The closest thing Indiana has to a state food is the pork tenderloin sandwich: a tenderloin medallion, pounded until it is as broad and flat as an Indiana cornfield, then breaded and deep-fried. In its most authentic form, it’s a comedic sandwich: The meat can run 8 to 12 inches wide but is often served on a regular-size bun, meaning you can’t actually eat it with your hands. Hoosiers have strong and varied opinions about who does it best, but the tenderloin at Aristocrat, just south of the Broad Ripple neighborhood (in the area commonly referred to as South Broad Ripple), a wood-paneled pub and restaurant established in 1933, always ranks among the city’s best ($11.55). Aristocrat also offers a grilled, non-breaded (sacrilegious) version for (slightly) more health-conscious customers.

Head west to the elaborate grounds of the former Eli Lilly estate, home to the Indianapolis Museum of Art. The whole complex was inexplicably rebranded Newfields, but the art and botanic gardens are as world-class as ever (personal favorites include the extensive Asian art section and works by J.M.W. Turner and James Turrell), and the seasonal beer garden is delightful in warmer months. Across the canal is a 100-acre nature and sculpture park; like Storm King Art Center in upstate New York, it is especially lovely when the leaves are turning each fall. (The park is free; all-access admission to the museum and gardens is $18.)

Broad Ripple has had many identities over the decades — these days, it’s where the clubbing and sports-bar crowd parties on weekends — but the neighborhood never completely lost its bohemian roots, as evidenced by its many vintage stores, cafes, brew pubs and locally owned restaurants — my favorite being Public Greens, a cafeteria with a healthy, locally sourced menu (when I went, it included a strawberry salad with kohlrabi for $6 and a blackened trout bowl with quinoa, veggies and ranch dressing for $16) that donates 100 percent of its profits to charity. While you’re in Broad Ripple, stop by the Monon Coffee Co. for coffee or one of many teas — pu-erh ginger, sencha fukujya, blue jasmine with pea flower. (Full disclosure: I used to sling lattes there.) The area is also home to my two favorite Indianapolis record stores, both of which host in-store concerts: Indy CD & Vinyl, on the main strip, and Luna Music, just south on College Avenue. The Monon Trail, a wooded walking and biking trail paved over an old railway line, is just a few blocks out of the way and the nicest way to wander south before sundown.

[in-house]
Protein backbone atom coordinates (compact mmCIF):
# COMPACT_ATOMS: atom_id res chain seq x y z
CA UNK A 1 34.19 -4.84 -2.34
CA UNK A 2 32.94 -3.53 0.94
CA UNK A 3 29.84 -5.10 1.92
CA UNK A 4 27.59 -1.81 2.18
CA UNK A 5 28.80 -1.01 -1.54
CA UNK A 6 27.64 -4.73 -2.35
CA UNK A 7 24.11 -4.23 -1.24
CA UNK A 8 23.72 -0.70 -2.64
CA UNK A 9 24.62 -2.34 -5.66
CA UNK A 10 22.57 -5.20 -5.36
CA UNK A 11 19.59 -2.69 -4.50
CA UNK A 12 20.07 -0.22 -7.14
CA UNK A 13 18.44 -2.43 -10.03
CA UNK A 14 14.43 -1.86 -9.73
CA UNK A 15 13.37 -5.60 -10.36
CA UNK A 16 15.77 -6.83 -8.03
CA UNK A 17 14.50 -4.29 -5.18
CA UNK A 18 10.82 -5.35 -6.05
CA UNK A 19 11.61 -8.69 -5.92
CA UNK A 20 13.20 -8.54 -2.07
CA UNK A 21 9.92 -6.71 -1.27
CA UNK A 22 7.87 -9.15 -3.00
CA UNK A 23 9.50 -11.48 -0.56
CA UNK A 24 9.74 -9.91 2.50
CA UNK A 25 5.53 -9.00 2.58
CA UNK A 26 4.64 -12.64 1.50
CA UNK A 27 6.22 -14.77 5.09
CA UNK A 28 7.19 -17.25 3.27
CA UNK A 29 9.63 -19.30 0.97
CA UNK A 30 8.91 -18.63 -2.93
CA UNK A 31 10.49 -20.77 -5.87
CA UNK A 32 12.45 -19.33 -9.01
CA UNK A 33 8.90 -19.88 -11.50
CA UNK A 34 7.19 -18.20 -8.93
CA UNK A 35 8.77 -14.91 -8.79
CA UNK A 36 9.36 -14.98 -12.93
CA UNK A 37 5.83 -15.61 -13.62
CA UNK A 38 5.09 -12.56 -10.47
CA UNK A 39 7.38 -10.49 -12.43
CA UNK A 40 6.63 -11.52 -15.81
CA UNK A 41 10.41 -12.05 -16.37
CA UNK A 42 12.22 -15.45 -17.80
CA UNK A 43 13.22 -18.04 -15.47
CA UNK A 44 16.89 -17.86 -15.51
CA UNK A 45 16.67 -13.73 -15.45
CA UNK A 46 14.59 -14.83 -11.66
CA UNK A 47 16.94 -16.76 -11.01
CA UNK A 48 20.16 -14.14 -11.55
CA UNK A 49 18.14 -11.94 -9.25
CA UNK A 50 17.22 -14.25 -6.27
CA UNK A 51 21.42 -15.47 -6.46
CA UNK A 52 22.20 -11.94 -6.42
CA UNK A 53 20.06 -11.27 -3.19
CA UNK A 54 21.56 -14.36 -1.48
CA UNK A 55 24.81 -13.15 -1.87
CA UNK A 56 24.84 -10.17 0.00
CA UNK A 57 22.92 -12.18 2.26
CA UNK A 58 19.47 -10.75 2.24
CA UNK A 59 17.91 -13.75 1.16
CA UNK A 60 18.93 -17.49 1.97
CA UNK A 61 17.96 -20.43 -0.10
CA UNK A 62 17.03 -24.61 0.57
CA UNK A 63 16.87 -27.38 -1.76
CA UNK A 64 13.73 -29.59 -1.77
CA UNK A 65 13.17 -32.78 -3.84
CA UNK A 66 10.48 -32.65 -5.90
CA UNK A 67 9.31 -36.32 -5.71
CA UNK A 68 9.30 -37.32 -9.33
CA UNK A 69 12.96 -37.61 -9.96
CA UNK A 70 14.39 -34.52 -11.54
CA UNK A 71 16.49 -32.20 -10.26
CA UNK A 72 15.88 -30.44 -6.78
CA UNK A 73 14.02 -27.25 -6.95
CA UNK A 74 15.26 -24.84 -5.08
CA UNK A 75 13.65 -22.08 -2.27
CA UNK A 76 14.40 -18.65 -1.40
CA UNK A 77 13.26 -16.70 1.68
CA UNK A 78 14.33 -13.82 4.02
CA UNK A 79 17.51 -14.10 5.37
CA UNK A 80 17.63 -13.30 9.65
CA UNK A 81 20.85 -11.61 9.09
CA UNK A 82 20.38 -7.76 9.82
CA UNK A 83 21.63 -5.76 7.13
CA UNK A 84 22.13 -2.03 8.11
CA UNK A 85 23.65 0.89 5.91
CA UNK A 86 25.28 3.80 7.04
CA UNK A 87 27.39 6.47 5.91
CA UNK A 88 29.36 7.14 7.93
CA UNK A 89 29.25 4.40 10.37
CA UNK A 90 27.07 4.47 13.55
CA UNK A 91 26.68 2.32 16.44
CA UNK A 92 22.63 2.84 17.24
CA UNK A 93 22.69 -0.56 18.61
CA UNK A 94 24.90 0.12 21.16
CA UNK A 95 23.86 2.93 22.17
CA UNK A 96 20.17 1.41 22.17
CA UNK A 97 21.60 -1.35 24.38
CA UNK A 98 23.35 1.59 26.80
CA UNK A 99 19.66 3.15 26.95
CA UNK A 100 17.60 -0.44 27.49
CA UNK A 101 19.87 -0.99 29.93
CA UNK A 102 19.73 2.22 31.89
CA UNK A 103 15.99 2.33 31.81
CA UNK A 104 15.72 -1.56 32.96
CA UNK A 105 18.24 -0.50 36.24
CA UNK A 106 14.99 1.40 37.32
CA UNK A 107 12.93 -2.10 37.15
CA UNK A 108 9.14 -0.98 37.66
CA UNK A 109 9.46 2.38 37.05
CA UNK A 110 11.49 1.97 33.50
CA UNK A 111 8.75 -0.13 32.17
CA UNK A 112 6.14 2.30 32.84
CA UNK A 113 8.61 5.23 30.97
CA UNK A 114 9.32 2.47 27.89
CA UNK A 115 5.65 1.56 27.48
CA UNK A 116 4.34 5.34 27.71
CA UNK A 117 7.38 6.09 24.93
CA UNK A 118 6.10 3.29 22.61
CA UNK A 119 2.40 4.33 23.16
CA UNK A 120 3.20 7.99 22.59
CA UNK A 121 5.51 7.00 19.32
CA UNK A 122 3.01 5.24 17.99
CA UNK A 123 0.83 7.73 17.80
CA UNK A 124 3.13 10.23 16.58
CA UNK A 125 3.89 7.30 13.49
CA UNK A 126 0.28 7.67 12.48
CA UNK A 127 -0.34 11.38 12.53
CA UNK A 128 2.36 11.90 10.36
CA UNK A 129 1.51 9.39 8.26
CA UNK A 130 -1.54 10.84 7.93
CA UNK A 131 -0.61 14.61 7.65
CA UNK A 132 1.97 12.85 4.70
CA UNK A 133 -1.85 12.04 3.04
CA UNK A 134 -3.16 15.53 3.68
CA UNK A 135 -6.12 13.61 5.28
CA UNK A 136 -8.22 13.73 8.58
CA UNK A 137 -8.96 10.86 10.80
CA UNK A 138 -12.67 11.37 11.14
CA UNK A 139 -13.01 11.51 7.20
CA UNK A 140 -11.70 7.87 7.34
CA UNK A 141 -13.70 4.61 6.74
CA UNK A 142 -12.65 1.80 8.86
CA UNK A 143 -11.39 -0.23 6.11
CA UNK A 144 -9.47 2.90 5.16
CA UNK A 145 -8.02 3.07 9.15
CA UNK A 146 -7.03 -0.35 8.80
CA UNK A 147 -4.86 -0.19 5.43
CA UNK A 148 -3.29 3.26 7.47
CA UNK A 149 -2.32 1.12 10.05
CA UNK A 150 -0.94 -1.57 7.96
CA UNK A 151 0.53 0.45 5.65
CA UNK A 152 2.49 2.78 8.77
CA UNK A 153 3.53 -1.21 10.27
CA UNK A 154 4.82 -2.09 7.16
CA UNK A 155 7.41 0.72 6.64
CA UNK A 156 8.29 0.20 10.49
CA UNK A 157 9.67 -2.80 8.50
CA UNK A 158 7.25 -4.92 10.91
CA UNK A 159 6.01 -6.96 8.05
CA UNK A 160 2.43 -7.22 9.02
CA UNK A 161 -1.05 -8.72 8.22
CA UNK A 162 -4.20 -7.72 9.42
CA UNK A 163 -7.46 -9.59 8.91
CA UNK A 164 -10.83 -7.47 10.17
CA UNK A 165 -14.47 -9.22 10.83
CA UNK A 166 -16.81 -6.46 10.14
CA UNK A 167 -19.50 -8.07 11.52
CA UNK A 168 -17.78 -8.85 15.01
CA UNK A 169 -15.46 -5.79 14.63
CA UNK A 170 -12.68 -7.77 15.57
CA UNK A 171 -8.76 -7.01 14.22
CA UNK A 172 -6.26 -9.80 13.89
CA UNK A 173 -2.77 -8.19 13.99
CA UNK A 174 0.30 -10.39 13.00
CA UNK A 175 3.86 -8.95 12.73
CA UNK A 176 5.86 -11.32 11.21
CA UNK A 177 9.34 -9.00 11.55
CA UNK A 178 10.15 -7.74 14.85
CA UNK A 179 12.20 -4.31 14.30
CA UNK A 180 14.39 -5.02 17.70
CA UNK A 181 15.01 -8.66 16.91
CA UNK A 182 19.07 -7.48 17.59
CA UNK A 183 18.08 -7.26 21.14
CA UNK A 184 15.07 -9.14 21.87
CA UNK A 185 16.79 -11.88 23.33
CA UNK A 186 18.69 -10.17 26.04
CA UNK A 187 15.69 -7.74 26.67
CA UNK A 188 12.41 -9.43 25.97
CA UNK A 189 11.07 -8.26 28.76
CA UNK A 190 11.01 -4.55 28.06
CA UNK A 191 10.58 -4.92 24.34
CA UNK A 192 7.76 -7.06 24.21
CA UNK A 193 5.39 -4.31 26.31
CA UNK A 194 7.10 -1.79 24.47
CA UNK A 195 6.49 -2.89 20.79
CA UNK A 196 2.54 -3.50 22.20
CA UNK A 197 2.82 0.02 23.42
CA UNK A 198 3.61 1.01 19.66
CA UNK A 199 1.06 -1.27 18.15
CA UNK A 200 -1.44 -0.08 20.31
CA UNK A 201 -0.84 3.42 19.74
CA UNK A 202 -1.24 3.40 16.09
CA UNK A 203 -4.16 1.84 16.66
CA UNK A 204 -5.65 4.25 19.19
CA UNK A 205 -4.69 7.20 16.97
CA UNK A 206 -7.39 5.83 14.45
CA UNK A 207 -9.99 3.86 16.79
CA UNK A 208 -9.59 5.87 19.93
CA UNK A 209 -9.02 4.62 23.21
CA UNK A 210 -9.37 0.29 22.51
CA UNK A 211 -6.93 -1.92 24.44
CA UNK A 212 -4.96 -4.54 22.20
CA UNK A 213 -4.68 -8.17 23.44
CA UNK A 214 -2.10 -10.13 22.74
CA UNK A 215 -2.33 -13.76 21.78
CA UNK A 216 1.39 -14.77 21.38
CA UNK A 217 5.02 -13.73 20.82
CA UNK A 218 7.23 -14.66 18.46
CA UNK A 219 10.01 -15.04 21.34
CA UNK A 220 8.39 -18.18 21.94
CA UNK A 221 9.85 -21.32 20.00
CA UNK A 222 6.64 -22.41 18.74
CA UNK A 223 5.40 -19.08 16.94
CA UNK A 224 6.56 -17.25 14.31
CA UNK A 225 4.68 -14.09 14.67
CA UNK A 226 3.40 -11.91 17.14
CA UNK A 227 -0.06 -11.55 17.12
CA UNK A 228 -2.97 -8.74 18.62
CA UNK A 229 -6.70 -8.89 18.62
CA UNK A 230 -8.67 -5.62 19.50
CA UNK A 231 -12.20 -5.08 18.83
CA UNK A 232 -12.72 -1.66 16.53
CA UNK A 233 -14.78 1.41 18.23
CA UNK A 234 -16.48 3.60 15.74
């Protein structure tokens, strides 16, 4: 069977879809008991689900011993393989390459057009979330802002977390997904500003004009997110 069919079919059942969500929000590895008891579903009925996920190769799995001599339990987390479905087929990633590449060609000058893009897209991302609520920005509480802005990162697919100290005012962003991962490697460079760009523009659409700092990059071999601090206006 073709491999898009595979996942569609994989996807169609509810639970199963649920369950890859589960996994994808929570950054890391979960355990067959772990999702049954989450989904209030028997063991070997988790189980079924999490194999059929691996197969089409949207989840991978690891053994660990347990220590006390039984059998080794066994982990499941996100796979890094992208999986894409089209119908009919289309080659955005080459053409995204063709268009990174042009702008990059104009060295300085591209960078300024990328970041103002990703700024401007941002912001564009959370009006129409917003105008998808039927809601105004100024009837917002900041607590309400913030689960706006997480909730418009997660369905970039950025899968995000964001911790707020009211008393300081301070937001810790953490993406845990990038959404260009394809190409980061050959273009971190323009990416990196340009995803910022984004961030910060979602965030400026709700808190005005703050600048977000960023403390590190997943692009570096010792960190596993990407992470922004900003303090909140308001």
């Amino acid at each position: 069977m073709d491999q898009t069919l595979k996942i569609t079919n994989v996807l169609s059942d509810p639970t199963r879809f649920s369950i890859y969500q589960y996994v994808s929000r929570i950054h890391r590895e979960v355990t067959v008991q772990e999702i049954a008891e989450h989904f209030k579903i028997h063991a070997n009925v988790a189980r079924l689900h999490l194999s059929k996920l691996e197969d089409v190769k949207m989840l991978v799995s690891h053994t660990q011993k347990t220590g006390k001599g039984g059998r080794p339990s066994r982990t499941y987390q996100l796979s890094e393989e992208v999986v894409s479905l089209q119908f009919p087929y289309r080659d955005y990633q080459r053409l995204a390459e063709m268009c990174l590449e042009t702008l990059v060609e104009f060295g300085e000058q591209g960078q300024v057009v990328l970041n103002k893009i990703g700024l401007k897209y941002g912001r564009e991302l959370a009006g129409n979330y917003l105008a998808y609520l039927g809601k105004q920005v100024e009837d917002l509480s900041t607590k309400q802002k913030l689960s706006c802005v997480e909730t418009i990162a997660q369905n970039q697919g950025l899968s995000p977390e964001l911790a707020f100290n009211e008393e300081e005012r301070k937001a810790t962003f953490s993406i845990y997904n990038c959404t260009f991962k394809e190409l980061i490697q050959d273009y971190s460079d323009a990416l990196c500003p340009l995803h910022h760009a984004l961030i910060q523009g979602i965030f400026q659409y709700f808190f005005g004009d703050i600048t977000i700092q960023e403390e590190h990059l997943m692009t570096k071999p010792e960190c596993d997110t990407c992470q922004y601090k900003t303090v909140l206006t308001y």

Across the street from Luna, make time for drinks at the Red Key Tavern, a quiet haunt for local artists and literary types since 1933. The secret to its conversation-friendly vibe is the rules, including no loud swearing and no standing at the bar. It doesn’t hurt that the drinks are unpretentious and cheap (a Manhattan with a maraschino cherry is $5.25; bottles of Miller Hi-Life are $3.25), the antique jukebox is loaded with Big Band 45s, and the cheeseburger ($5.50) is regularly voted best in town. (The kitchen closes at 10 p.m.)

“You can kind of, like, do stuff in Indianapolis, and it’s cheap enough where you can get away with whatever.” So sayeth Chef Chris Benedyk, of the appropriately named Love Handle on Massachusetts Avenue, the heart of the local gay scene and another bustling strip for restaurants, bars and boutique shopping. At Love Handle, that means getting away with putting things in your breakfast that confuse the brain but somehow make sense to the mouth. The fluid menu may offer fried oysters with your grits ($9). Waffles may come with braised beef tongue and a duck egg ($13). And if biscuits and gravy weren’t rich enough per usual, here they might include butternut squash and pork belly ($15.25).

On the same block, stroll over to Homespun: Modern Handmade, which sells work by more than 400 artists and artisans, about half from Indiana. A few doors down, Boomerang Boutique also spotlights local designers, emphasizing diversity and women’s clothing and accessories. But it’s afternoon now, so head over to the tasting room at Sun King Brewery to sample the roughly 25 beers on tap. An in-house lunch counter run by Goose the Market, an upscale local deli that smokes and cures its own meats, has you covered if you get hungry again.

Many hotels have art, but the art at the 209-room Alexander — made by local, national and international artists — is installed museum-style, with identifying wall texts. The downtown location puts you right in the city’s heart and close to Fountain Square, and the bar, designed by the MacArthur “genius grant” winner, Jorge Pardo, is one of Indy’s most fashionable spots come nightfall (333 South Delaware Street; thealexander.com; doubles from $159).

A block from trendy Massachusetts Avenue, the six-room Nestle Inn offers a cozy bed-and-breakfast-style experience in a 19th-century building. The inn emphasizes its modernity: self check-in, private bathrooms and, instead of serving breakfast on-site, the inn provides breakfast vouchers for partnering Massachusetts Avenue restaurants. It also offers chef-led cooking classes Friday through Sunday. (637 North East Street; nestleindy.com, doubles from $159.)

Once you leave the clubs and sports bars of Broad Ripple Avenue, the surrounding neighborhoods are full of eclectic cottages, ranch homes and bungalows on quiet streets lined with old trees. The swath just east of College Avenue, roughly between 56th and 49th Streets, are great for Airbnbs, with entire bungalows starting around $60. Wooded jogging trails and dozens of bars and restaurants are within walking distance.